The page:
Aesthetica Art Prize 2015
“If we don’t value Contemporary Art, what do we have?”
…asks York St John’s Dean of the Faculty of Arts, Fiona Thompson, who was among many to support Aesthetica Magazine’s 2015 art exhibition and award ceremony. The exhibition, held inside St Mary’s Church in York, displayed the contemporary artwork of Aesthetica’s eight international finalists. The finalist’s work, exhibited inside the church through digital means as well as in more traditional forms, all touched on various themes: the effects of technology, social media and the place of it in our daily lives, human emotion, individualism, consumerism, globalisation and urban culture. As Cherie Federico, Aesthetica’s Editor, said in her speech, the art in the room aims to bring these “global debates to our attention”.
Aesthetica Magazine, founded in 2003 and based in York itself, is exported to twenty countries and most major art galleries around the world. They are an art and culture magazine, interested in photography, critical debate and stimulating visual features. They believe in celebrating contemporary artists in order to preserve their value. In light of this, among other festivals and events they host, they created the Aesthetica art exhibition and award ceremony to honour and award international artists. This year’s competition received three thousand entries from sixty counties, of which a hundred were shortlisted. The eight chosen finalists were given the chance to exhibit in York’s contemporary art space. There was one overall winner and one student winner, both whom were awarded editorial coverage in Aesthetica magazine, and a cash prize (£5000 and £1000 for the student).
The exhibition allowed for interaction with the eight finalists work before the winners were announced.
Some of the finalists were even seen spending time speaking to members of the public about their inspiration and competition experience.
The displayed artwork was hugely varied, thought-provoking, and was produced by people with a range of backgrounds. Even more so, there was an interesting range in mediums used, such as photography and digital imagery, three dimensional design and sculpture, painting, drawing, video installation and performance. When asked what the Lord Mayor of York thought of the event, he said it displayed a “wonderful diversity of artists’ work… Much thought had gone into the displays and the lighting…” Bruce Aitken, a former YSJ student, who was long-listed, commented on how the reason for entering the competition was the possibility to be exhibit in St Mary’s majestic space.
Aesthetica magazine has many ties with York St John University, who both aim to maintain contemporary art’s value within the community. Aesthetica’s very own editor is a former YSJ student, along with long-listed Bruce Aitken. Of YSJU’s influence on his artistic vision, Aitken said that the university allowed him the freedoms to explore his ideas outside of taught curricula, which fostered his creative independence.
There were four categories within the award each with two finalists.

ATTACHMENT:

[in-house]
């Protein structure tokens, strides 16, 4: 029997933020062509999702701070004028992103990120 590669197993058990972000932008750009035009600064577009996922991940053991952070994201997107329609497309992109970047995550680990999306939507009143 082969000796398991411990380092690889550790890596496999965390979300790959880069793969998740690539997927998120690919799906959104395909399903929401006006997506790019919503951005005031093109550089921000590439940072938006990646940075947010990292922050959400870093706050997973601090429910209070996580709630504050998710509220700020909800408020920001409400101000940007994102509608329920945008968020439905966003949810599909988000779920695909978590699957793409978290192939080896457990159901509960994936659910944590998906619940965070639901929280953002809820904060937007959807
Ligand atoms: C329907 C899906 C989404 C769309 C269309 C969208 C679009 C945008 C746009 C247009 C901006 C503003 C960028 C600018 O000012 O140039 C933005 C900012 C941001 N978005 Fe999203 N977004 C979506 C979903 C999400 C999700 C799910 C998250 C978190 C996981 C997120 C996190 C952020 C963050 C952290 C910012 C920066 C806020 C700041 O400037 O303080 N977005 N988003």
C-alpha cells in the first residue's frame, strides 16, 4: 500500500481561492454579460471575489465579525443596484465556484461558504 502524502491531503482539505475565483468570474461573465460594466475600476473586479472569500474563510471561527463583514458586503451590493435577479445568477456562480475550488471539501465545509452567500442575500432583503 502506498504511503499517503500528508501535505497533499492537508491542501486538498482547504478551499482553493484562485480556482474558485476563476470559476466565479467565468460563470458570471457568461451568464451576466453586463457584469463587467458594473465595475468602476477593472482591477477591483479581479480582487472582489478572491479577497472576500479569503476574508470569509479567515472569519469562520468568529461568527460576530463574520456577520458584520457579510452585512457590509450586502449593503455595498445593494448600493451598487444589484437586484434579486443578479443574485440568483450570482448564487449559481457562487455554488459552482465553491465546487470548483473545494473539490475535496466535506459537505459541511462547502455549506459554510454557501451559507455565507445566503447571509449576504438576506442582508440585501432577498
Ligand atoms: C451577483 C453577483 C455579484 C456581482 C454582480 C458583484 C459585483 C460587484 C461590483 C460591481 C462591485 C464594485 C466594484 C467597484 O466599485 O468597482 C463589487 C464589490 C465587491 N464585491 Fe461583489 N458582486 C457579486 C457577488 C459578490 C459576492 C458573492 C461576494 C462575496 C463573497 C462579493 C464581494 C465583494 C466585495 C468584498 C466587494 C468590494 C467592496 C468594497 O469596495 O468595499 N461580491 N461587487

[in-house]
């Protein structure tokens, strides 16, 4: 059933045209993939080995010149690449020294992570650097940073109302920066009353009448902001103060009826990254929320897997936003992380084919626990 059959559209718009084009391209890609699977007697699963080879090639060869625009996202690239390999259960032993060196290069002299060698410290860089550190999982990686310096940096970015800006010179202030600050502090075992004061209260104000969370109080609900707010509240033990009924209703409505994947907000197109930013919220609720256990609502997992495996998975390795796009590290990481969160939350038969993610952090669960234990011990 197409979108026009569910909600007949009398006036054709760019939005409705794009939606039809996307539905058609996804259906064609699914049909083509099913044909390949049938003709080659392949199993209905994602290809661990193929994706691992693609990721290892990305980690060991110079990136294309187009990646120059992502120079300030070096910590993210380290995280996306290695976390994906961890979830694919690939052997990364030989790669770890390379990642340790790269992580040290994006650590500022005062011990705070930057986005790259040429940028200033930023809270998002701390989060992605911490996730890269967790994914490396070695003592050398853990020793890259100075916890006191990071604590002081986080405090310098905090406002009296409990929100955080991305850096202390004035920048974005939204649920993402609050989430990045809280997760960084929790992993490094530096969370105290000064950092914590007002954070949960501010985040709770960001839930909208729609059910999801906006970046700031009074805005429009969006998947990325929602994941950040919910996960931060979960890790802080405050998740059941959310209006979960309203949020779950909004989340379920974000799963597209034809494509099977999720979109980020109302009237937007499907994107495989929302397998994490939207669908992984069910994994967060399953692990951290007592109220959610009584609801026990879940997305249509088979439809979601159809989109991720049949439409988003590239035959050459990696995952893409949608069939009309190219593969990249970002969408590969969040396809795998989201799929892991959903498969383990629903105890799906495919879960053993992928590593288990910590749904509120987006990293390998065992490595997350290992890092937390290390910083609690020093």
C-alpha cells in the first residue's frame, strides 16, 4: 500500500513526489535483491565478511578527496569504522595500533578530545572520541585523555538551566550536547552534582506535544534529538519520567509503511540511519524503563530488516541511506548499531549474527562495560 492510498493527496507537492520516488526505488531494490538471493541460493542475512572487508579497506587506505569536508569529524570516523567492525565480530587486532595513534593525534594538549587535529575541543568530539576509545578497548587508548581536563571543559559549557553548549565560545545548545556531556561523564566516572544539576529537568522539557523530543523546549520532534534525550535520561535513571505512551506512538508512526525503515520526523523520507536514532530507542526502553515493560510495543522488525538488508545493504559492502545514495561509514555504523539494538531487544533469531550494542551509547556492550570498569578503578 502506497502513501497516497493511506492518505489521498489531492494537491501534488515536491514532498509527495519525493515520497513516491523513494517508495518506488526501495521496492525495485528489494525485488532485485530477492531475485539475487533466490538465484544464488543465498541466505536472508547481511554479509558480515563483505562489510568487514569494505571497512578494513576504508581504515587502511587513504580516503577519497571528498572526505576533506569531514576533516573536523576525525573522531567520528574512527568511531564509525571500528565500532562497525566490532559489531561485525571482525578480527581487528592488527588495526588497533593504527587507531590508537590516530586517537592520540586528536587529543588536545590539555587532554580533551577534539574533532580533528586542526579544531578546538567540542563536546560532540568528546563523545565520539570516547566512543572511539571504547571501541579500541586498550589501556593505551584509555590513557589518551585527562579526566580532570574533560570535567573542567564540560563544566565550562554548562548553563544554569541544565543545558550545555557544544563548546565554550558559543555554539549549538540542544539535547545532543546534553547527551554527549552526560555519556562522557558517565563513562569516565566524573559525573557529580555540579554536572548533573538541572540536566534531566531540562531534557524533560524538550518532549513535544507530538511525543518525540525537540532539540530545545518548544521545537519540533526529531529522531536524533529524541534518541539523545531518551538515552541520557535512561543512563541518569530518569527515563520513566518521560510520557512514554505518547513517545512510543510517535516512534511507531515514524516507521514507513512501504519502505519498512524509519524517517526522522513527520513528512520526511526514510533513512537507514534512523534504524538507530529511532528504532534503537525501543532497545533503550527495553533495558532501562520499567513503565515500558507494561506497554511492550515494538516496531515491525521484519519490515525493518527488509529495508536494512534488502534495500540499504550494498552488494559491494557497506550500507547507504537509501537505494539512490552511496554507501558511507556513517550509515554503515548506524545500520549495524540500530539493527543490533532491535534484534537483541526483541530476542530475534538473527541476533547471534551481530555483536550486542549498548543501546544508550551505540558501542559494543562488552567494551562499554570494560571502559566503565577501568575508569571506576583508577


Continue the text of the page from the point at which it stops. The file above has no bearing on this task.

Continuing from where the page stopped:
Firstly, from the Video, Installation & Performance category was Vera Drebusch, whose work The Preservation and Chocolates, was one of the most abstract of the night. Drebusch’s work aimed to question political conflicts and international law through the display of jam jars and chocolates, touching on consumerism and geopolitics.
Matthew Parker with The Cloud is More Than Air and Water, in contrast to Drebusch’s installation, focused on the video installation aspect of the category to produce something completely different. His work touched upon the very modern subject of our digital selves. Through his investigation of relationship between sound and space, he aimed to examine our relationship with technology and ‘The Cloud’.
Using photography and digital art, Marcus Lyon’s Exodus depicted the resilience of humanity at the edge of existence. From visiting the slums of the developing world, Lyon tried to examine universal human behaviour within changing environments. Julian Day’s sculpture Requiem created a sensory drone field through audio and static rods, where ‘sound defines itself against the rigidity of architecture’.
Similarly, Owen Waterhouse also exhibited a sculpture titled Mobius 1.00, influenced by virtual environments and the exploration of pattern. Inspired by the interconnected universe of natural and man-made systems, Saliha Elhoussaini used thread and tracing paper to create a symbolic relationship between the front and reverse of her pieces. Her work, Interdependence, illuminates the relationship between simplicity and complexity.
(All of these pieces can be found on the Aesthetica website)
Suzanne Mooney, the student winner of the night, from the photography and digital category, aimed to comment on urban culture through her use of panoramic images of urban skylines. Mooney was “thrilled to win” and also surprised. She was unsure how the piece was going to be received out of context, since her artwork had not previously left Japan. However, it was arguably the most relatable art installation of the night. The piece is thought-provoking and engagingly interactive. Mooney explained the process of making one of her pieces; she printed the skyline onto opaque-like material, one side included her own silhouette and the other was left blank. She was overjoyed to see that people were trying to interact with the piece, by standing behind it in order to project themselves into the skyline. This demonstrated how successful her piece was in making art which is playful, engaging and thought provoking and typified the whole event.